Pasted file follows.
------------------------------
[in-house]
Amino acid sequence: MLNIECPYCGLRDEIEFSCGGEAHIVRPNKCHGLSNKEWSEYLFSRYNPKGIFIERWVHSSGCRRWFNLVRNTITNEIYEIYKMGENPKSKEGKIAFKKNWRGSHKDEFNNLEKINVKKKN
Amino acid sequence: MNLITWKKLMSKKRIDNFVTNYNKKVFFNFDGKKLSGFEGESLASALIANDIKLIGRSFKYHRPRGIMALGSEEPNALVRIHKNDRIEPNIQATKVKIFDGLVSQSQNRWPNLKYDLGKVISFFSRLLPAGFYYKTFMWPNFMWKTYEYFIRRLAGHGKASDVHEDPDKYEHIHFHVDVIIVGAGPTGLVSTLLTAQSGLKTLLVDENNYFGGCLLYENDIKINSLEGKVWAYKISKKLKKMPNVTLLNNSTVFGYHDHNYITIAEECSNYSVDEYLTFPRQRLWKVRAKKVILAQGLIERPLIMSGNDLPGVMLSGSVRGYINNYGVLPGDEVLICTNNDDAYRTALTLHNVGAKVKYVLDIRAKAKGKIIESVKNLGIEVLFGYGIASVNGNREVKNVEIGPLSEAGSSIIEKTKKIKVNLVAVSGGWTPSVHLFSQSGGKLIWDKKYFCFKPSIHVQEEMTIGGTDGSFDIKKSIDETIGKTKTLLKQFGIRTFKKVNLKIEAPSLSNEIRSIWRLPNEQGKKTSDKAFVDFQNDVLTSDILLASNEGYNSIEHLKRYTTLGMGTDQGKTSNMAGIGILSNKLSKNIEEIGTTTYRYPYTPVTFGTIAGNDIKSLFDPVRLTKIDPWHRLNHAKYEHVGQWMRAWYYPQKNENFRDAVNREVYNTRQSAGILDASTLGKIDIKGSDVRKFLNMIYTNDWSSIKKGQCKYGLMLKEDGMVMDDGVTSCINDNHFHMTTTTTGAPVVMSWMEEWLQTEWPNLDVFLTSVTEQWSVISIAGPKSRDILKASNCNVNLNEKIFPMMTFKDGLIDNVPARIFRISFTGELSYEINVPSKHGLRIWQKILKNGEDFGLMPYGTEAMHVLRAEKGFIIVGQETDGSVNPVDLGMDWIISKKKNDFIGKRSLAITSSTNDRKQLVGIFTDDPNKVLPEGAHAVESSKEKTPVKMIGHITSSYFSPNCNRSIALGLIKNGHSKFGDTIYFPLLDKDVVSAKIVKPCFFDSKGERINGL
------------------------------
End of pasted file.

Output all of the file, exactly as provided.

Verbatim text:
[in-house]
Amino acid sequence: MLNIECPYCGLRDEIEFSCGGEAHIVRPNKCHGLSNKEWSEYLFSRYNPKGIFIERWVHSSGCRRWFNLVRNTITNEIYEIYKMGENPKSKEGKIAFKKNWRGSHKDEFNNLEKINVKKKN
Amino acid sequence: MNLITWKKLMSKKRIDNFVTNYNKKVFFNFDGKKLSGFEGESLASALIANDIKLIGRSFKYHRPRGIMALGSEEPNALVRIHKNDRIEPNIQATKVKIFDGLVSQSQNRWPNLKYDLGKVISFFSRLLPAGFYYKTFMWPNFMWKTYEYFIRRLAGHGKASDVHEDPDKYEHIHFHVDVIIVGAGPTGLVSTLLTAQSGLKTLLVDENNYFGGCLLYENDIKINSLEGKVWAYKISKKLKKMPNVTLLNNSTVFGYHDHNYITIAEECSNYSVDEYLTFPRQRLWKVRAKKVILAQGLIERPLIMSGNDLPGVMLSGSVRGYINNYGVLPGDEVLICTNNDDAYRTALTLHNVGAKVKYVLDIRAKAKGKIIESVKNLGIEVLFGYGIASVNGNREVKNVEIGPLSEAGSSIIEKTKKIKVNLVAVSGGWTPSVHLFSQSGGKLIWDKKYFCFKPSIHVQEEMTIGGTDGSFDIKKSIDETIGKTKTLLKQFGIRTFKKVNLKIEAPSLSNEIRSIWRLPNEQGKKTSDKAFVDFQNDVLTSDILLASNEGYNSIEHLKRYTTLGMGTDQGKTSNMAGIGILSNKLSKNIEEIGTTTYRYPYTPVTFGTIAGNDIKSLFDPVRLTKIDPWHRLNHAKYEHVGQWMRAWYYPQKNENFRDAVNREVYNTRQSAGILDASTLGKIDIKGSDVRKFLNMIYTNDWSSIKKGQCKYGLMLKEDGMVMDDGVTSCINDNHFHMTTTTTGAPVVMSWMEEWLQTEWPNLDVFLTSVTEQWSVISIAGPKSRDILKASNCNVNLNEKIFPMMTFKDGLIDNVPARIFRISFTGELSYEINVPSKHGLRIWQKILKNGEDFGLMPYGTEAMHVLRAEKGFIIVGQETDGSVNPVDLGMDWIISKKKNDFIGKRSLAITSSTNDRKQLVGIFTDDPNKVLPEGAHAVESSKEKTPVKMIGHITSSYFSPNCNRSIALGLIKNGHSKFGDTIYFPLLDKDVVSAKIVKPCFFDSKGERINGL